The seemingly unlikely comparison comes to mind as Tosh's Comedy Central show, "Tosh.0" – an Internet-driven mix with echoes of "America's Funniest Home Videos," "Jackass" and Funt's groundbreaking "Candid Camera" – kicks off the first of 16 new episodes Wednesday.
Media philosopher Marshall McLuan famously noted that the “medium is the message.” To Tosh, like Funt, the medium is the joke, providing a forum and a form for new comic possibilities.
In the 1940s, when radios filled living rooms, Funt created a show called "Candid Microphone," which squeezed laughs out of practical jokes captured on audiotape. Of course, he's better known for the sequel, "Candid Camera," which transformed the premise to fit the new medium of television and grew into a cultural touchstone along with the TV boom.
With the advent of affordable home video cameras, we saw a shift toward the do-it-yourself era two decades ago with "America's Funniest Home Videos," where funny moments were shared across the most prevalent medium, television. "Jackass" took this concept in another direction a decade later by staging filmed stunts for our sick-humor consumption – spurring copycats in the process.
Tosh's show is very much of its time, even while hearkening to its forbearers. “Tosh.0,” in short, compiles wacky videos from the Internet and puts the results on TV, to a soundtrack of snark. Meanwhile, the show enjoys another life on the Web, where viewers can submit videos, comment and find encouragement to add absurd fictions to the show’s Wikipedia entry.
Tosh is most effective in bridging the Internet and TV worlds when he pulls folks from viral videos for appearances on the show in a segment called “Web Redemption.”
So the gal in the prom dress who fell down the stairs gets another chance to make her grand entrance. The Miss Teen USA contestant who infamously mangled a question about geographic illiteracy gets another shot – and basically keeps her mouth shut. The boy featured in the “David After Dentist” YouTube smash extracts revenge on his father.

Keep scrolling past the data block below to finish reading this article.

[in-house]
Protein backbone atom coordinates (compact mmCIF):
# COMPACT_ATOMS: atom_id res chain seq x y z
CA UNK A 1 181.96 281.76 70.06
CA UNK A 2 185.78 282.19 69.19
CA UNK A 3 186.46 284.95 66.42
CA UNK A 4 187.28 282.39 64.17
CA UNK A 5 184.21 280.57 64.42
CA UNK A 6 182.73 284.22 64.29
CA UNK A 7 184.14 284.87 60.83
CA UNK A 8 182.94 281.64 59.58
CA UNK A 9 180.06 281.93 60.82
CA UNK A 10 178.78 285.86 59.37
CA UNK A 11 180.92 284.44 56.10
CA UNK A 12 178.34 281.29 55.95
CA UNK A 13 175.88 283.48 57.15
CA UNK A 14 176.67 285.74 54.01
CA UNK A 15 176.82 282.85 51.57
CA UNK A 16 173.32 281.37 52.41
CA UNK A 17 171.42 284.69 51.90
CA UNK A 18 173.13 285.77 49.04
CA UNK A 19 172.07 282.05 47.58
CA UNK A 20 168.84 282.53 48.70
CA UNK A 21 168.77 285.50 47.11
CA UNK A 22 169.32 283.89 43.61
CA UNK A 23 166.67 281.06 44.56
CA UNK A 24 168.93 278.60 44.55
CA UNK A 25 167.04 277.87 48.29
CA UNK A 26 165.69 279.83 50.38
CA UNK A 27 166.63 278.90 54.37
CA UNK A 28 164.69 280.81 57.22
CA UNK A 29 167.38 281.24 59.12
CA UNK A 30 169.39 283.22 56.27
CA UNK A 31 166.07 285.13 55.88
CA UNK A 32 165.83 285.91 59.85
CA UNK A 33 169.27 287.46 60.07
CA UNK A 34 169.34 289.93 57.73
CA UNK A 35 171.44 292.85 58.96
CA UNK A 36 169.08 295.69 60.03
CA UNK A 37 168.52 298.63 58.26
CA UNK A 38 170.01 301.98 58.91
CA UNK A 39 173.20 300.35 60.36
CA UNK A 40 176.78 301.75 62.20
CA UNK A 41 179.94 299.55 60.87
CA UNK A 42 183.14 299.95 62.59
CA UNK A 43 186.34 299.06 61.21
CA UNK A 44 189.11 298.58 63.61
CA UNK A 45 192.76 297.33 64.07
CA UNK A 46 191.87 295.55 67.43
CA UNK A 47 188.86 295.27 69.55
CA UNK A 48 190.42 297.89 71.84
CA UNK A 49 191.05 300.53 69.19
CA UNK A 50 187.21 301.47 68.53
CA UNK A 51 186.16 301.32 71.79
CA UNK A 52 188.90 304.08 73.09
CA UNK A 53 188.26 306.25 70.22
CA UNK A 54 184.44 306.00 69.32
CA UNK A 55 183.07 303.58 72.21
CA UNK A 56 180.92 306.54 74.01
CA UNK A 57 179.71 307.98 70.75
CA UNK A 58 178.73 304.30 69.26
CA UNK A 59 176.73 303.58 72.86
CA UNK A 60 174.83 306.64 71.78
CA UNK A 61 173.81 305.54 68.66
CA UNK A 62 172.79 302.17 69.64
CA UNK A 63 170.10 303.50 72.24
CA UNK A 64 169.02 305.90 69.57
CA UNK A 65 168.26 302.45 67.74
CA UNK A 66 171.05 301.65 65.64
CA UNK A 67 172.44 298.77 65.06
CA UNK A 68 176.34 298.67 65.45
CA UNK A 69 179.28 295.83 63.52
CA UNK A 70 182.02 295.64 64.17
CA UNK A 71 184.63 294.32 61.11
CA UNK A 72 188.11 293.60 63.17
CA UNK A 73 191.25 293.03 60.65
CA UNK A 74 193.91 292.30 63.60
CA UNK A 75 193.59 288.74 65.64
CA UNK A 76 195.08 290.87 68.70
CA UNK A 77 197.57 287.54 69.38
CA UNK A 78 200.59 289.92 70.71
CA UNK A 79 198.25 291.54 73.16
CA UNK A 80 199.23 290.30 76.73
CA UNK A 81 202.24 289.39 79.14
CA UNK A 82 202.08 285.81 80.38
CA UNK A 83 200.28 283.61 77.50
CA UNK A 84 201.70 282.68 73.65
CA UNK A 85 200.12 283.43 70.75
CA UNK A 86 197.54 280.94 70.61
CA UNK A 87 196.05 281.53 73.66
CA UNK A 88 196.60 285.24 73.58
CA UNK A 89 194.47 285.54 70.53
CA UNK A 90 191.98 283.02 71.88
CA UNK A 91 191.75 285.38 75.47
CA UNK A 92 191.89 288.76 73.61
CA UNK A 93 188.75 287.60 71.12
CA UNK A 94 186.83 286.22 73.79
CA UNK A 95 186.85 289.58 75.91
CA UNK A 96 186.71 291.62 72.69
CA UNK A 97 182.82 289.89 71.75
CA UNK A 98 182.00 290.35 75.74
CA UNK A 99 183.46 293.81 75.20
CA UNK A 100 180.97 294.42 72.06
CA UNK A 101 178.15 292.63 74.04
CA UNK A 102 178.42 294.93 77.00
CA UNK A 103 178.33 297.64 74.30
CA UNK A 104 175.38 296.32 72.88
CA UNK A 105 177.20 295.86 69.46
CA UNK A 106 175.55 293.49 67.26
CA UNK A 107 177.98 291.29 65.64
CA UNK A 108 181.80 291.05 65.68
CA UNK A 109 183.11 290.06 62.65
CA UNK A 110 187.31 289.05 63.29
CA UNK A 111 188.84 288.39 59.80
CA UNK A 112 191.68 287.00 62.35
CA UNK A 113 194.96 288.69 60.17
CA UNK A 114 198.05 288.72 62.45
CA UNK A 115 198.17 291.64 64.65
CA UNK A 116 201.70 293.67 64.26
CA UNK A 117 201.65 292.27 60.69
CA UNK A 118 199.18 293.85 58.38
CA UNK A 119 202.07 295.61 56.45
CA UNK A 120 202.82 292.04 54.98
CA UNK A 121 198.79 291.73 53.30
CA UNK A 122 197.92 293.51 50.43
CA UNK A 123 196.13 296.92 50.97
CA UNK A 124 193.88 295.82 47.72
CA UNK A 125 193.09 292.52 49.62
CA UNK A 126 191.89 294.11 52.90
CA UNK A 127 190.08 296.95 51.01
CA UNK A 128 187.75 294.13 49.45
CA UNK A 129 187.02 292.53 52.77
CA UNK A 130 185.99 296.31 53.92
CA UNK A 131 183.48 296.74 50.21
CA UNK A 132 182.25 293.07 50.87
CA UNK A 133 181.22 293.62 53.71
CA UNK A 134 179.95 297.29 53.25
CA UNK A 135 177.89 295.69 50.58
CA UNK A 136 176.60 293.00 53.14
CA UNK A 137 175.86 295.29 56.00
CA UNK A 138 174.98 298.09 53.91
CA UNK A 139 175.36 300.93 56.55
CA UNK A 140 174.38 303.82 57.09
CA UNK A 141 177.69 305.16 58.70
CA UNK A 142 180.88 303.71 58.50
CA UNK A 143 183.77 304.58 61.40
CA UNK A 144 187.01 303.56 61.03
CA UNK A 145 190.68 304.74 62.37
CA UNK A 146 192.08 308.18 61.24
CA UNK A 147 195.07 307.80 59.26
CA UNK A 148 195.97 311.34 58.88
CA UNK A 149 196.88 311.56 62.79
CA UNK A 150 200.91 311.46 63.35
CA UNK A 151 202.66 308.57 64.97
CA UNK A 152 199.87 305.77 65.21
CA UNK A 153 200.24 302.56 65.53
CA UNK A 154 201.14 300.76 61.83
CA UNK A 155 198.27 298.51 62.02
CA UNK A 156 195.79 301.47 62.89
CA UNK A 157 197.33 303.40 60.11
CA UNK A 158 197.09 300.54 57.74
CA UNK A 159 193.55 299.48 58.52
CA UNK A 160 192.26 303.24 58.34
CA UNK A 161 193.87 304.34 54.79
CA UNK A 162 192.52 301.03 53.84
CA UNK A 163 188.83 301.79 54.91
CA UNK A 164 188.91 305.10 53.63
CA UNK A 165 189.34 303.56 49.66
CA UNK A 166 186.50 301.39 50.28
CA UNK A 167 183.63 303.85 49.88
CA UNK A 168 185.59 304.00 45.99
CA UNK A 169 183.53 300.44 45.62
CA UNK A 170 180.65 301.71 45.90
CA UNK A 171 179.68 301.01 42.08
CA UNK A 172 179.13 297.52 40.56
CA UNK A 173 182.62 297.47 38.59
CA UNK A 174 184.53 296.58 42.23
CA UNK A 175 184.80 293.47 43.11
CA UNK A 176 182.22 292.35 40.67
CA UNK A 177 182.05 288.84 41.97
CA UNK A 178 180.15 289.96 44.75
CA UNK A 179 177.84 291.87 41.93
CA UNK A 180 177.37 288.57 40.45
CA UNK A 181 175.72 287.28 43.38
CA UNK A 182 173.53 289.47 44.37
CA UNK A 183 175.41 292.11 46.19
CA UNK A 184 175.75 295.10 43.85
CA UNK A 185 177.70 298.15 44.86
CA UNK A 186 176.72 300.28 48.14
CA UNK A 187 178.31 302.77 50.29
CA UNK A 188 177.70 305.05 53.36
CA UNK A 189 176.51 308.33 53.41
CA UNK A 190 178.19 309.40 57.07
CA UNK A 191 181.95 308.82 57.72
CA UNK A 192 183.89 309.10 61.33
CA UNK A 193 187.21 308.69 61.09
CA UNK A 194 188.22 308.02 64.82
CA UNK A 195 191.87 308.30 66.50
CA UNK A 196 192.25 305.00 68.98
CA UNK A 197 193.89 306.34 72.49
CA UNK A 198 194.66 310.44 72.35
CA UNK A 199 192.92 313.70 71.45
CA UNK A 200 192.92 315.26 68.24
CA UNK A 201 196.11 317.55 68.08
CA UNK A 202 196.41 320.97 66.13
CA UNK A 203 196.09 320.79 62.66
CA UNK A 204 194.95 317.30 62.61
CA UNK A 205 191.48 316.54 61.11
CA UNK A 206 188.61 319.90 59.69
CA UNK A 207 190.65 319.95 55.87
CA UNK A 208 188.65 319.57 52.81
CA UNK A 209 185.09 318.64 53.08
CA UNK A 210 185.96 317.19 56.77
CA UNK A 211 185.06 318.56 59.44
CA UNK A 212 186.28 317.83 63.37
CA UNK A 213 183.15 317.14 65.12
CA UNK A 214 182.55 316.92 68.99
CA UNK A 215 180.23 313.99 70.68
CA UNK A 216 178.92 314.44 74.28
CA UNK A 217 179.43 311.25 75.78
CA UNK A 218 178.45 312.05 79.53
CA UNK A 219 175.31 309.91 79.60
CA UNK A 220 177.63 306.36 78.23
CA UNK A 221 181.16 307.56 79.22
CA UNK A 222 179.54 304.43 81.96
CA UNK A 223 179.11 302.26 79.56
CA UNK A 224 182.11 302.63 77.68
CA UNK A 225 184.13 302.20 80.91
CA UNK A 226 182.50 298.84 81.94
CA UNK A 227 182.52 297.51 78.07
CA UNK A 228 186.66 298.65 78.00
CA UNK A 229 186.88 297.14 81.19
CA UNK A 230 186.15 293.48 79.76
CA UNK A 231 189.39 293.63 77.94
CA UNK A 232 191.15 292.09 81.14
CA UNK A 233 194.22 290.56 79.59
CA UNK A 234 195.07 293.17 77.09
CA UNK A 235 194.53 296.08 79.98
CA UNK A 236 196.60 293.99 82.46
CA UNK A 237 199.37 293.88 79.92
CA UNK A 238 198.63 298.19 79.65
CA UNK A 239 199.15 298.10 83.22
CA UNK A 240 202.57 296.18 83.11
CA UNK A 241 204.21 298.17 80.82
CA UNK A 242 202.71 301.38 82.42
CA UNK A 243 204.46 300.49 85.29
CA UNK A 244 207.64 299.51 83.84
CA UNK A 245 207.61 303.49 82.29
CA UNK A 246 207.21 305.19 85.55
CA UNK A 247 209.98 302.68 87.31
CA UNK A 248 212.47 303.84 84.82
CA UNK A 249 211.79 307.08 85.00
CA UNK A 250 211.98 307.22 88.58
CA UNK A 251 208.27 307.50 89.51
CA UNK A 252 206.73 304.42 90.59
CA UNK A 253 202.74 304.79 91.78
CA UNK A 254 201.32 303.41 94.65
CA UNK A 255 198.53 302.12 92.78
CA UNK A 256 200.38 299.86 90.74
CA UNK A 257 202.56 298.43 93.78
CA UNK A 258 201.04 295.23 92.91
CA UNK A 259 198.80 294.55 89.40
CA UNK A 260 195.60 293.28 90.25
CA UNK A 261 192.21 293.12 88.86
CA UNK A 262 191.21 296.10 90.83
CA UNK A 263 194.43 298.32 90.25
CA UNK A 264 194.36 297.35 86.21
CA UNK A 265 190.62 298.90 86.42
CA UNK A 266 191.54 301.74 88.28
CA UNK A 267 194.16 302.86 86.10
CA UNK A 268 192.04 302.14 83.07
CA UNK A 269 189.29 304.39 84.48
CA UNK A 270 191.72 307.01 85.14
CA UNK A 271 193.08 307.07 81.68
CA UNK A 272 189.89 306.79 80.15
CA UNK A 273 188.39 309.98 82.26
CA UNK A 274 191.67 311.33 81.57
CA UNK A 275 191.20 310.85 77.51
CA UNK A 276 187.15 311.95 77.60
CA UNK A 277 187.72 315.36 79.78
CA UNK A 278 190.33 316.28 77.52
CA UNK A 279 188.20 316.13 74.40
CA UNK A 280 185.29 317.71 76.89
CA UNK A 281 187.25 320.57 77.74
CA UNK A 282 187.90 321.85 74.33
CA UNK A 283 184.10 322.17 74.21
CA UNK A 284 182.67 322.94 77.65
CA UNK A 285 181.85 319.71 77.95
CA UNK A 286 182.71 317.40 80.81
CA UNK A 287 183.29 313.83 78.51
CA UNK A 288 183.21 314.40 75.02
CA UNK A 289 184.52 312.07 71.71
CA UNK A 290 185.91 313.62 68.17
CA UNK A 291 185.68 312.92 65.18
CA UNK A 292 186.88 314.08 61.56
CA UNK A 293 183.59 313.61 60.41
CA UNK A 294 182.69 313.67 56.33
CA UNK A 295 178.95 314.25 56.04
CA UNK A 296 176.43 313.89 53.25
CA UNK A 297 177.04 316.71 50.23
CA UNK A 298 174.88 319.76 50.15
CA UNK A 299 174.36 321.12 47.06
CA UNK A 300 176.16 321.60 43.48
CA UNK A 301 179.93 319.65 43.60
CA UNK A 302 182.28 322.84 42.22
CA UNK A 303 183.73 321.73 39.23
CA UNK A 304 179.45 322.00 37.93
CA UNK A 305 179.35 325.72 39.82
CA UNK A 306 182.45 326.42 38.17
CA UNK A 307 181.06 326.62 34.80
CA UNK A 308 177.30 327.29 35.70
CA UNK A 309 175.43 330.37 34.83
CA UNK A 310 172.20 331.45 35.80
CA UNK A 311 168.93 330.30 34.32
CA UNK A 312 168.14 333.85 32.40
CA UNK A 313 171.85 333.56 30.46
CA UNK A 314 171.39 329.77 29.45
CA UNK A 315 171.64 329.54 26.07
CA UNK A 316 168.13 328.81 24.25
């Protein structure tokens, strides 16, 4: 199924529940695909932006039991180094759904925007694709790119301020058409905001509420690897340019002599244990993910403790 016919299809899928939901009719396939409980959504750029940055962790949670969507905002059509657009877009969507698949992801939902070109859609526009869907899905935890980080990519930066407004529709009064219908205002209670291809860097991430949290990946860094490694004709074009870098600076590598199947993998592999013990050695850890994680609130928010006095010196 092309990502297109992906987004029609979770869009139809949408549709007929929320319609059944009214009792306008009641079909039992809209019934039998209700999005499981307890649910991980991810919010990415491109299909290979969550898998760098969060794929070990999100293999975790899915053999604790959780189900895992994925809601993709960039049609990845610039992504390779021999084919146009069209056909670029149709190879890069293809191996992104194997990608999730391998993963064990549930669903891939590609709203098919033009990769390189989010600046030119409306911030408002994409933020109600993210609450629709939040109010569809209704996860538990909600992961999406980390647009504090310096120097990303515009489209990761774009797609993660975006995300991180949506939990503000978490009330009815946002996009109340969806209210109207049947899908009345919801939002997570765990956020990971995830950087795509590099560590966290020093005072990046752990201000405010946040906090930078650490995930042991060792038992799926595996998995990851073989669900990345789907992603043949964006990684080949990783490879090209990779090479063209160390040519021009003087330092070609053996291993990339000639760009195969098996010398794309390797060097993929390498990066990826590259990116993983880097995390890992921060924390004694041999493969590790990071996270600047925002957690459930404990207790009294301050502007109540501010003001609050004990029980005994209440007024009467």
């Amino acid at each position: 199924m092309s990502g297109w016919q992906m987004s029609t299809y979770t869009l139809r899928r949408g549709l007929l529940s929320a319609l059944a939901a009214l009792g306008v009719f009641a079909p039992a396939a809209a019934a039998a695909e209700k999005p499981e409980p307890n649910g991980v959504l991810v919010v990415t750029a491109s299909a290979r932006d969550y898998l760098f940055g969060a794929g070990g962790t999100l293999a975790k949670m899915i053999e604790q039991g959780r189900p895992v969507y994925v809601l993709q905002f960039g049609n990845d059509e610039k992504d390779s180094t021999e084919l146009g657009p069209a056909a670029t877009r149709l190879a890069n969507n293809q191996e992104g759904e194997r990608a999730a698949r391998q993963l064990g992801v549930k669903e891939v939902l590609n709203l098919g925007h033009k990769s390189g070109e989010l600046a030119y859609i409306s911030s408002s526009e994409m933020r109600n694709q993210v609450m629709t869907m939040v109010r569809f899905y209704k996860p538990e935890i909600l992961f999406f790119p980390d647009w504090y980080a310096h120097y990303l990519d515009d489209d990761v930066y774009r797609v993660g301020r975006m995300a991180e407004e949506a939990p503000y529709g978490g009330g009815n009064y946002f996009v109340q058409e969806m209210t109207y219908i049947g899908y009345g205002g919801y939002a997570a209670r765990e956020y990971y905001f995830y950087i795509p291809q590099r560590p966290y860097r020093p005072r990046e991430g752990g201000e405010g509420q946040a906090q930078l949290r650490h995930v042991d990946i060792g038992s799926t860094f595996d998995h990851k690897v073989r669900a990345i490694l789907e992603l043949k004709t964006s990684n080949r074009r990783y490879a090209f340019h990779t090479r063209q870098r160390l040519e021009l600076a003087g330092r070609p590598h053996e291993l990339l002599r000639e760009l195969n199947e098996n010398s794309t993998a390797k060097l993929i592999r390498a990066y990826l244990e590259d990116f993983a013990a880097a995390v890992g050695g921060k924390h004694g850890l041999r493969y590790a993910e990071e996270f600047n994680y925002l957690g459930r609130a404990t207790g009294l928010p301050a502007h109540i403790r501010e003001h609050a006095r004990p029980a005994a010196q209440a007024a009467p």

Tosh possesses a snide wit that would do him well on “Talk Soup” or “Mystery Science Theater 3000,” and a willingness to recreate Web video stunts that would earn him junior “Jackass” status. But when dealing with guests, he comes across as almost likable amid his chronic sarcasm.
Tosh’s shtick held up surprisingly well during a marathon of past episodes broadcast on Sunday – even if there's still a disproportionate amount of airtime dedicated to scenes of vomiting and men getting hit where it hurts most.
But that’s to be expected, we suppose, when sifting the wild world that is the Web for humor.
Perhaps the biggest difference between now and when Funt got his start more than 60 years ago rests in expectations. Back then, being captured on audio or film came as a surprise. These days, there’s a realization that all moments are potentially public, with video easily captured by handheld devices and almost instantly uploadable to the Web.
The humor may not always be as gentle as was in Funt’s day. But the measure of Tosh’s success is that, like Funt, he leaves us with a smile when we realize we’re all in the joke.
|Web Redemption Retrospective|
Hester is founding director of the award-winning, multi-media NY City News Service at the City University of New York Graduate School of Journalism. He is the former City Editor of the New York Daily News, where he started as a reporter in 1992. Follow him on Twitter.